From once upon a time to here and now

Sanjhee Gianchandani
On International Children’s Book Day, join us on a journey tracing the history of children’s literature and also find some must-read children’s books along the way.

Making classroom discussions relevant

Sakshi Uniyal
When children don’t understand what they are learning, they end up by hearting, thus losing the ability to connect and apply what they have learnt to real life. If we want to help children make this very important and necessary connection, we have to change the way we teach, otherwise children will go through their whole lives not seeing how their using plastic pens to write passionate essays about the harmful effects of plastic is actually part of the problem they are writing about.

A case for a simple structure and form

G. Gautama
The emergence of new technologies has seen schools taking to them without batting an eyelid. However the core systems have not changed simultaneously. The schools, classrooms and pedagogies have remained untouched and there is an urgent need for a redefinition. The author outlines some relevant and important changes that can be adopted to invigorate the entire school system.

Nai Talim: searching the past to find alternatives in the present

Krunal Desai and Varadarajan Narayanan
Nai Talim is one of the several and perhaps popular educational experiments that is in practice, albeit on a small scale, even today. Building an archive of such practices from history is worth all the time and effort it will take because it can serve as a guide to the teacher of today.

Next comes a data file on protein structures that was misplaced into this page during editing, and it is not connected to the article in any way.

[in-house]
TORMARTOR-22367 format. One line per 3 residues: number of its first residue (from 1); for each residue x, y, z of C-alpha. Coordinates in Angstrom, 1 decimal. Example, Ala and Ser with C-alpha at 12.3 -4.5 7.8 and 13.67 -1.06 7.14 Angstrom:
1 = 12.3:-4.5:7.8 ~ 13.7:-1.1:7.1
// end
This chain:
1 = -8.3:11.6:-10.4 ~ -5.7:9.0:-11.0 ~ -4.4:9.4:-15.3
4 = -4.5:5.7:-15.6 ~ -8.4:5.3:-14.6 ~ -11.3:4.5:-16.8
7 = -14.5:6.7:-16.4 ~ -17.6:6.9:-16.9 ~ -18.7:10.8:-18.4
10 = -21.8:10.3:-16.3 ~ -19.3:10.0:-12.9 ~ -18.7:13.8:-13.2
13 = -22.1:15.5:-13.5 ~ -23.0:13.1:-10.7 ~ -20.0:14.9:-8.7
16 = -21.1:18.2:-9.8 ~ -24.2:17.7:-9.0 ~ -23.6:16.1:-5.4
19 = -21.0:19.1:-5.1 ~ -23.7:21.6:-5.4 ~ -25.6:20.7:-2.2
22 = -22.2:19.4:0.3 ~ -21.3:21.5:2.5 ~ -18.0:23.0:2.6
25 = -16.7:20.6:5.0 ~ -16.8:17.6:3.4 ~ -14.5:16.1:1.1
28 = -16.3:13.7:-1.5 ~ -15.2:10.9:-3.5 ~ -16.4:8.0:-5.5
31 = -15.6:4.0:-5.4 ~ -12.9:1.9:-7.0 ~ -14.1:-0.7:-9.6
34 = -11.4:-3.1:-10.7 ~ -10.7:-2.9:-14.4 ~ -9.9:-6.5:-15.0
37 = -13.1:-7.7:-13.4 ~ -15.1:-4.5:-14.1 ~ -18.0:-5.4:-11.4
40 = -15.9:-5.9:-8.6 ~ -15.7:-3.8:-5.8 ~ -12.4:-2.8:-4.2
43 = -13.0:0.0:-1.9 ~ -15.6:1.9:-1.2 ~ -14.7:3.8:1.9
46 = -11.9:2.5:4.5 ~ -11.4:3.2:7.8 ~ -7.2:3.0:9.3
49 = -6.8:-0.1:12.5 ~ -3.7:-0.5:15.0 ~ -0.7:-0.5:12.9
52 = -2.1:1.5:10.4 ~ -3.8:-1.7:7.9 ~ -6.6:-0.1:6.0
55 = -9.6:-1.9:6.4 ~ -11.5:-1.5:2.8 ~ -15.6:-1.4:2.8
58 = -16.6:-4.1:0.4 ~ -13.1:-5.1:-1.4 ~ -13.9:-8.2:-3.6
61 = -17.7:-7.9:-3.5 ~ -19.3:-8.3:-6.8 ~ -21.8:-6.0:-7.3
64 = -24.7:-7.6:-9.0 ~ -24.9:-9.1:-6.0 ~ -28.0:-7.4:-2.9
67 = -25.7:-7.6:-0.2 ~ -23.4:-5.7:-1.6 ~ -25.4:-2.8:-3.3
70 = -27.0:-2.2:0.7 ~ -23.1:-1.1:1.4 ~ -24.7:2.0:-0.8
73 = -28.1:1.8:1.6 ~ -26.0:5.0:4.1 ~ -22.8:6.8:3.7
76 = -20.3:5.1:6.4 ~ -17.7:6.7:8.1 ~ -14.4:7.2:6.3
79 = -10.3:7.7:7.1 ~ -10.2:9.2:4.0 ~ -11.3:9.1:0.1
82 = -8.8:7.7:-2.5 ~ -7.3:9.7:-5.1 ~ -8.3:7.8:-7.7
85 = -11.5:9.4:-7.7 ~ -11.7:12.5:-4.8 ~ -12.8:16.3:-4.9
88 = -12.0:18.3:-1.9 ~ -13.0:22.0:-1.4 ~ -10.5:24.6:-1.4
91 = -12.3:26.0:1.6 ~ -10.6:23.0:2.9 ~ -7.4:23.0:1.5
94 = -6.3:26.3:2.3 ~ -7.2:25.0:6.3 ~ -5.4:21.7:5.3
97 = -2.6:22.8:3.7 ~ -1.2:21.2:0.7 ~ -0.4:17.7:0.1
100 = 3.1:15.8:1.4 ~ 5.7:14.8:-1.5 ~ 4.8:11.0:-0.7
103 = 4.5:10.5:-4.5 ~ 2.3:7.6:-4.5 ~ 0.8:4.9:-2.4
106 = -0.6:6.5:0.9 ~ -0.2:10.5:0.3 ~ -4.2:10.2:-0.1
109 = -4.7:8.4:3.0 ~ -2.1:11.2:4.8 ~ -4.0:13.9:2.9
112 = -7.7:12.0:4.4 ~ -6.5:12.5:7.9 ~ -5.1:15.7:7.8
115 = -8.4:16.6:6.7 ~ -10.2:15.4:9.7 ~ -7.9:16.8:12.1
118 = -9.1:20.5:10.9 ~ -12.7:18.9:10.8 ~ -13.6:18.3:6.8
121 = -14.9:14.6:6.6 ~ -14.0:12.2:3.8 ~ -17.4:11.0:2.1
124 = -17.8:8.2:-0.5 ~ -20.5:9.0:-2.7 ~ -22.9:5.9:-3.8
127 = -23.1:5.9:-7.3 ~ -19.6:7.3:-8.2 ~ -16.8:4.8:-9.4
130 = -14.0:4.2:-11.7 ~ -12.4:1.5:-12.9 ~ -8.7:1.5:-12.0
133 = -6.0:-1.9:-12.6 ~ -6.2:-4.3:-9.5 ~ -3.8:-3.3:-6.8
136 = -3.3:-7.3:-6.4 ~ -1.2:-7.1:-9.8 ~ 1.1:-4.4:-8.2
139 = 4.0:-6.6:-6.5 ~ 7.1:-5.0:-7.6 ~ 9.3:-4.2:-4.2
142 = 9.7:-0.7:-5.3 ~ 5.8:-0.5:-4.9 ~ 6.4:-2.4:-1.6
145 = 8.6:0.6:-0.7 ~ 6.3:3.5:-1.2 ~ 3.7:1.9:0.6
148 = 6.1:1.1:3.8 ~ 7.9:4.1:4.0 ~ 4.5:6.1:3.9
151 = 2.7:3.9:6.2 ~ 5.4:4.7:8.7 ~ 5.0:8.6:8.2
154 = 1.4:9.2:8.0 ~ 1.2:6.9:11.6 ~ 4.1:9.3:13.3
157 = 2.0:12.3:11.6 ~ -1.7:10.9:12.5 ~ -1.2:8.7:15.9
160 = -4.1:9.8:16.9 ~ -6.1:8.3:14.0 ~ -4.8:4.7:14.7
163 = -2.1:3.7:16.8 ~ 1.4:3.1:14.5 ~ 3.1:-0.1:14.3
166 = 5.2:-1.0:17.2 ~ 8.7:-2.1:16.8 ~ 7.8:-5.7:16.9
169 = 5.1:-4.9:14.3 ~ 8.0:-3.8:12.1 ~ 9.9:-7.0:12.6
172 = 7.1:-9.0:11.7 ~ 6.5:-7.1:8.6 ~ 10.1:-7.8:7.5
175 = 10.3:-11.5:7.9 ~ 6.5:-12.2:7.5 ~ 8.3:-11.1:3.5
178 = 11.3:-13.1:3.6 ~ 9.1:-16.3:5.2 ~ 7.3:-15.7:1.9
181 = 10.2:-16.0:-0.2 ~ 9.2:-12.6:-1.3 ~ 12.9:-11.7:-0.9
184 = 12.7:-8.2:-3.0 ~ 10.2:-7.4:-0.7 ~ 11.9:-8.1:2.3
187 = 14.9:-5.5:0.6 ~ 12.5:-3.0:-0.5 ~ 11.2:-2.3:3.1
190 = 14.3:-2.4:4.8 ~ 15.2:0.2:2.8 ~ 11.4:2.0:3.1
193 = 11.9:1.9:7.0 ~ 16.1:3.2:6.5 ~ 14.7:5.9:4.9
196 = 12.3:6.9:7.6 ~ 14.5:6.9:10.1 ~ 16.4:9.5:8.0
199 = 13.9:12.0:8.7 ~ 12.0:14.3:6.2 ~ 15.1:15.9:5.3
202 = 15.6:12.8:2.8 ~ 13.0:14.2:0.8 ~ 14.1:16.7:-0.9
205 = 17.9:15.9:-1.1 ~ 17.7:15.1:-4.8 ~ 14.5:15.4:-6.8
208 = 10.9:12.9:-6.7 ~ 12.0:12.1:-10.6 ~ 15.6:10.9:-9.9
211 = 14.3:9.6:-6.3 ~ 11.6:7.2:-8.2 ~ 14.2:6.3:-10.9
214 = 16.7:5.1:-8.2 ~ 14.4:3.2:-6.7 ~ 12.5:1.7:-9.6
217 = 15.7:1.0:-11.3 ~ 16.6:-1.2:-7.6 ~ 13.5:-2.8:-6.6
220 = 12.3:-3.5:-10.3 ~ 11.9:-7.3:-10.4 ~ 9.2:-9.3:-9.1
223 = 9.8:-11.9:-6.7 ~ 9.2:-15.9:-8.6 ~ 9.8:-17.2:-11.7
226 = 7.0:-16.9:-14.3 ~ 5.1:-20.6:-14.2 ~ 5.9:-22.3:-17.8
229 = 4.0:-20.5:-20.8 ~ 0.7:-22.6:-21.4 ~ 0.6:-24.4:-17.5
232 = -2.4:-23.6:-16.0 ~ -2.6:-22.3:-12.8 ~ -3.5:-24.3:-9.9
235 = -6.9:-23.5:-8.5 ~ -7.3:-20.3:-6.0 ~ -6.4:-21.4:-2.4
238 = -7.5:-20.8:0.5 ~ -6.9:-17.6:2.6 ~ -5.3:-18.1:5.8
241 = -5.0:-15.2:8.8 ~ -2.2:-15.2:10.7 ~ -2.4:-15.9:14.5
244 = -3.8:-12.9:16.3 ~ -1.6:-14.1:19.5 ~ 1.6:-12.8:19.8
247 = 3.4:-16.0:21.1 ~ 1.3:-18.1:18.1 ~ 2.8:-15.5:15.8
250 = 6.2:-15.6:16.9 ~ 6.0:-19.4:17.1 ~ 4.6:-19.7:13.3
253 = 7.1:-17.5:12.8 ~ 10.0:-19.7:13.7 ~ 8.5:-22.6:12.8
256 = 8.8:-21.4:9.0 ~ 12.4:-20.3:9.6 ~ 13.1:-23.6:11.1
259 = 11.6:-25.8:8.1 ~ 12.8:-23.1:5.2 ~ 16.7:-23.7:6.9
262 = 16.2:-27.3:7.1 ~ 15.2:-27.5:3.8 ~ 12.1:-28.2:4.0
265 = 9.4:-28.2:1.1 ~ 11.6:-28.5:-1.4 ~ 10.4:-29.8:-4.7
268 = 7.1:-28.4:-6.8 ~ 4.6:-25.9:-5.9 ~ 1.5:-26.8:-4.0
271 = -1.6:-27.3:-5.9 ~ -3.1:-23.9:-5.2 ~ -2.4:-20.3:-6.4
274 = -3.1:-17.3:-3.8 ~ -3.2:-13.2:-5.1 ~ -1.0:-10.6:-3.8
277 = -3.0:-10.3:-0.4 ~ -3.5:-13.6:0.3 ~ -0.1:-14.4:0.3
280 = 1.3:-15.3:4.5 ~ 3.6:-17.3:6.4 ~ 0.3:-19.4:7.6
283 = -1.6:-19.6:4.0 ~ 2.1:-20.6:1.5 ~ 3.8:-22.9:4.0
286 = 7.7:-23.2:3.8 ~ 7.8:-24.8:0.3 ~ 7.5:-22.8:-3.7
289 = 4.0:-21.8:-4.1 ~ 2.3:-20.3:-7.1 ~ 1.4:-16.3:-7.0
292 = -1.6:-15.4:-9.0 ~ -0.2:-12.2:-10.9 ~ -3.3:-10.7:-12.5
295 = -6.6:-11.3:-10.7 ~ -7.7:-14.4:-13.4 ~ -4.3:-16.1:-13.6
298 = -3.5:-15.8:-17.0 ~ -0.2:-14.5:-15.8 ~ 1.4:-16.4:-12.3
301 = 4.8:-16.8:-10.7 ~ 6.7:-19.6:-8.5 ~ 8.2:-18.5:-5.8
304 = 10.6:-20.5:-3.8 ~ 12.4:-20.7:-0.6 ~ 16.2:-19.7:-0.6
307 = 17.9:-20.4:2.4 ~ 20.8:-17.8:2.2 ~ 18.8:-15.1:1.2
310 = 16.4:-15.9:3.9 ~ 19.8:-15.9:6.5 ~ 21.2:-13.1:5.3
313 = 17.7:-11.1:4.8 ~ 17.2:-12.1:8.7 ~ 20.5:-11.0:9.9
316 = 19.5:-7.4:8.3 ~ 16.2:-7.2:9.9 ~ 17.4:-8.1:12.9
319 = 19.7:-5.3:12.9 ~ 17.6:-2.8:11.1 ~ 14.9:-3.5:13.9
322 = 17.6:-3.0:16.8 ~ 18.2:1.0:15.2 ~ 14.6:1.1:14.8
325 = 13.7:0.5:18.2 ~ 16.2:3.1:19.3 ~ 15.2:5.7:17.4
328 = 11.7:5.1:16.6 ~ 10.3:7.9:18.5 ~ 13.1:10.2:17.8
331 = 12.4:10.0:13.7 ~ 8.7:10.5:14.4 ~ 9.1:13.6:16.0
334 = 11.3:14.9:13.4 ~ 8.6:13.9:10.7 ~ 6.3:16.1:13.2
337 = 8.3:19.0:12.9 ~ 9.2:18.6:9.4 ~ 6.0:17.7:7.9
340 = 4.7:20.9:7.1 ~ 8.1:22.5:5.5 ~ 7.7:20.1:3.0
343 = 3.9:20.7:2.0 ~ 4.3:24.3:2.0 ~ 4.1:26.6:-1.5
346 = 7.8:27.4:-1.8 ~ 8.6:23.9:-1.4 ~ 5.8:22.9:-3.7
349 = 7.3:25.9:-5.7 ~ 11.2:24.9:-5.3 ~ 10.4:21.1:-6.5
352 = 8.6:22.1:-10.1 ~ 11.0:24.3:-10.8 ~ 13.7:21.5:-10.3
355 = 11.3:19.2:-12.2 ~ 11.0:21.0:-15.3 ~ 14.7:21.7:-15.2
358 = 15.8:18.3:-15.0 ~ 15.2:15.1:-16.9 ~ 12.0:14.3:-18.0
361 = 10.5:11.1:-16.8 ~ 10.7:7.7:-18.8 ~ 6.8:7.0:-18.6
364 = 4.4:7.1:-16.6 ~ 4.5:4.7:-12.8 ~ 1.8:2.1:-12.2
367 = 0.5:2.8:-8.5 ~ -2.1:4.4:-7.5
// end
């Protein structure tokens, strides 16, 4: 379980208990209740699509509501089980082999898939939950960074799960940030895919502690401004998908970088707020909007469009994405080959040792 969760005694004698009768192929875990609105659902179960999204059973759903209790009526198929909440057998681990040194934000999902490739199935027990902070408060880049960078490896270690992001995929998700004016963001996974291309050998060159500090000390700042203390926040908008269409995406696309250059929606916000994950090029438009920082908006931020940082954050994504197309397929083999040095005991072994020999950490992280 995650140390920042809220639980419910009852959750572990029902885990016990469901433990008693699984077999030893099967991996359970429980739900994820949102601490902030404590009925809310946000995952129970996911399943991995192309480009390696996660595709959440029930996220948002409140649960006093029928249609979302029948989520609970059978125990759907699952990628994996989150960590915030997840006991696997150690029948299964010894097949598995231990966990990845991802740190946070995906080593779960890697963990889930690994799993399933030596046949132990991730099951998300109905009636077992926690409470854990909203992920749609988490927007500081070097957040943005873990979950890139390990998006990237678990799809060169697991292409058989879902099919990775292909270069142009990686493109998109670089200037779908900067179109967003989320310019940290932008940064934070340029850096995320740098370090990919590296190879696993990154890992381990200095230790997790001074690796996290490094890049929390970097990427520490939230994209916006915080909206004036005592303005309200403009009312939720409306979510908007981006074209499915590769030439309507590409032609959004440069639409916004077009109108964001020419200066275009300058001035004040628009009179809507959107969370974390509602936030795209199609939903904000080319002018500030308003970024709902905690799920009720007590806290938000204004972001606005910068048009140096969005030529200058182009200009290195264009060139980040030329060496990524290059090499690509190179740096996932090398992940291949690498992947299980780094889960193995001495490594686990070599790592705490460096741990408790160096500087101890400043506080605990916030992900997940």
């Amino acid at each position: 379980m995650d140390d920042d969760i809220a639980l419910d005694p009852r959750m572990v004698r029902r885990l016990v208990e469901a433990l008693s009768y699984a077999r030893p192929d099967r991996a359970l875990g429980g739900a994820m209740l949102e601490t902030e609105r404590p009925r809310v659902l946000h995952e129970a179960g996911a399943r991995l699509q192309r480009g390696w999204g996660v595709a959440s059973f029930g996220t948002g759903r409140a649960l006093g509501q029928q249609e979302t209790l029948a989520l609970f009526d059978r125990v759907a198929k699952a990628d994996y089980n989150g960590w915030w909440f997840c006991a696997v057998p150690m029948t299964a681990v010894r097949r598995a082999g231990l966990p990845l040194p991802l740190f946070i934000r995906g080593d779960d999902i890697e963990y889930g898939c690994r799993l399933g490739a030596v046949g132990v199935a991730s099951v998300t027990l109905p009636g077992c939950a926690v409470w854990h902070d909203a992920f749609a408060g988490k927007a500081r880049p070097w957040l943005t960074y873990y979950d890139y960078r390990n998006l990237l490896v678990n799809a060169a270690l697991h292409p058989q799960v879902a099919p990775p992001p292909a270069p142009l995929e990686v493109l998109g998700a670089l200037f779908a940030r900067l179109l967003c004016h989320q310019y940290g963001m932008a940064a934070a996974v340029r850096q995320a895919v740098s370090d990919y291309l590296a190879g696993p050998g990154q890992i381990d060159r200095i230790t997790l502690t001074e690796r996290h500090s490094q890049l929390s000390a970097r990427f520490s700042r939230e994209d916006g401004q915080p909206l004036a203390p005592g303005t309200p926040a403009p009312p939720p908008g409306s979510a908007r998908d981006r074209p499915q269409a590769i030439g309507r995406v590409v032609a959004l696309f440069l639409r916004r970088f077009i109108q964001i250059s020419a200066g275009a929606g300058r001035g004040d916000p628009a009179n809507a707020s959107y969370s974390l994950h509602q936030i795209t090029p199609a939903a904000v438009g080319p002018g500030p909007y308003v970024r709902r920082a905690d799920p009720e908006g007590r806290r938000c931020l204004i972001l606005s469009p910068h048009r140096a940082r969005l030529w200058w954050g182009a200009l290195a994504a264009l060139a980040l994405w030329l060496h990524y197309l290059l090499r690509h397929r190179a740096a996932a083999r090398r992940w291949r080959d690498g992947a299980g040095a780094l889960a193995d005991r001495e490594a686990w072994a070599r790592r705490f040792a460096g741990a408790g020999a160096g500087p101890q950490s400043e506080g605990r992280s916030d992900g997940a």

How can teachers’ abilities be enhanced?

Hemen Dutta
A teacher’s job is not easy at all. But that doesn’t mean that she can hide behind this fact and use it as an excuse for a less than satisfactory teaching. Teachers need to be supported and policies need to be changed to help the teacher do her best.

Experience and exploration in learning to teach

Sonika Parashar
Competition and the desire to be ahead of others was what drove students once upon a time. Marks and successes in assignments decided relationships that were formed. Today, students seem more selfless. There is genuine desire to help one another and competition rarely raises its head. Growth as a group is as important as individual growth. What led to this change?

More on NEP 2020: What really changes?

Pratistha Agarwal and Venkata Krishna Bayineni
The National Education Policy 2020 has been welcomed by all stakeholders and promises to change the way learning happens. In Karnataka, a survey was done to find out the level of awareness about NEP 2020 among teachers, students, parents and researchers. The survey gives us a peek into how much work has to be done to make citizens realize the transformation that NEP 2020 can bring. Here are the findings of the survey.

Having those difficult conversations

Parveen Shaikh
We don’t talk about death with children, often because it is awkward and to protect them from the unpleasant things in life. However, by not talking about it either at home or in school, we are making it difficult for them to process death. So are you ready to remove the taboo surrounding death and help children accept life’s reality?

Rethinking sports in schools

Dhruva Desai
How can sports be taught in schools with greater sensitivity? While it is known that sports, especially organized sport, can bring about conflict between the playing teams, this is generally swept under the carpet and the jingoism and hatred that comes about can have a serious impact. Therefore, it is essential that physical aspects of any game be taught with discussions about group behavior and team membership. Post- game debriefs and reflections must be an important part of any sport.

Teacher education and NCTE regulations

Improving teacher education is one of the promises made in NEP 2020. One of the first steps towards realizing this objective is the launch of a four-year Integrated Teacher Education Programme (ITEP). This four-year programme, however, is not a novel idea. Here’s taking a look at ITEP and two other four-year teacher education programmes through the National Council of Teacher Education’s regulations.